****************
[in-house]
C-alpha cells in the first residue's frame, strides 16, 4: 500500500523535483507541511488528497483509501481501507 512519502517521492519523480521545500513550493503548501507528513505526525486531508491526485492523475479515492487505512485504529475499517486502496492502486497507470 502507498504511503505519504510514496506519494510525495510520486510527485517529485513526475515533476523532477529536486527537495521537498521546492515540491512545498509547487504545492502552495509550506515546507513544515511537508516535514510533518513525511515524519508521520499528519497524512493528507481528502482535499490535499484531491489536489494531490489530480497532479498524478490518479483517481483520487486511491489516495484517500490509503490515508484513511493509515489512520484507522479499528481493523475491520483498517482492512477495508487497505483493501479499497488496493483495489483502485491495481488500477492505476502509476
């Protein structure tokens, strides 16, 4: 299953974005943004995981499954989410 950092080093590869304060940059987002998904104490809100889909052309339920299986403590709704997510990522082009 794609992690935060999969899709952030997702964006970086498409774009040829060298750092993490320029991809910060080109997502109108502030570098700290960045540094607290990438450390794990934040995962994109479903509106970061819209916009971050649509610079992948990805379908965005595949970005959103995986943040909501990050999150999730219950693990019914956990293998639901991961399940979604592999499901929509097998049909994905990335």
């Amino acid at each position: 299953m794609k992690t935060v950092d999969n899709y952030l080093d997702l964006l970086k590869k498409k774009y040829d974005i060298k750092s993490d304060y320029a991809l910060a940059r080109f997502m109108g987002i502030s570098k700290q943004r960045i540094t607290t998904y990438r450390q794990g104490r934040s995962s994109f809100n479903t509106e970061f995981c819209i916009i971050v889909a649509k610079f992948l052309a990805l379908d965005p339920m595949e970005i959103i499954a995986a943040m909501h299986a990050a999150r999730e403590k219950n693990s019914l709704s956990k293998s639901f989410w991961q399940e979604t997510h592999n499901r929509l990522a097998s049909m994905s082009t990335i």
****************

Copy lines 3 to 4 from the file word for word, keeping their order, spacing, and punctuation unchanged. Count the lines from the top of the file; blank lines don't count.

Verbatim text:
């Protein structure tokens, strides 16, 4: 299953974005943004995981499954989410 950092080093590869304060940059987002998904104490809100889909052309339920299986403590709704997510990522082009 794609992690935060999969899709952030997702964006970086498409774009040829060298750092993490320029991809910060080109997502109108502030570098700290960045540094607290990438450390794990934040995962994109479903509106970061819209916009971050649509610079992948990805379908965005595949970005959103995986943040909501990050999150999730219950693990019914956990293998639901991961399940979604592999499901929509097998049909994905990335």
């Amino acid at each position: 299953m794609k992690t935060v950092d999969n899709y952030l080093d997702l964006l970086k590869k498409k774009y040829d974005i060298k750092s993490d304060y320029a991809l910060a940059r080109f997502m109108g987002i502030s570098k700290q943004r960045i540094t607290t998904y990438r450390q794990g104490r934040s995962s994109f809100n479903t509106e970061f995981c819209i916009i971050v889909a649509k610079f992948l052309a990805l379908d965005p339920m595949e970005i959103i499954a995986a943040m909501h299986a990050a999150r999730e403590k219950n693990s019914l709704s956990k293998s639901f989410w991961q399940e979604t997510h592999n499901r929509l990522a097998s049909m994905s082009t990335i």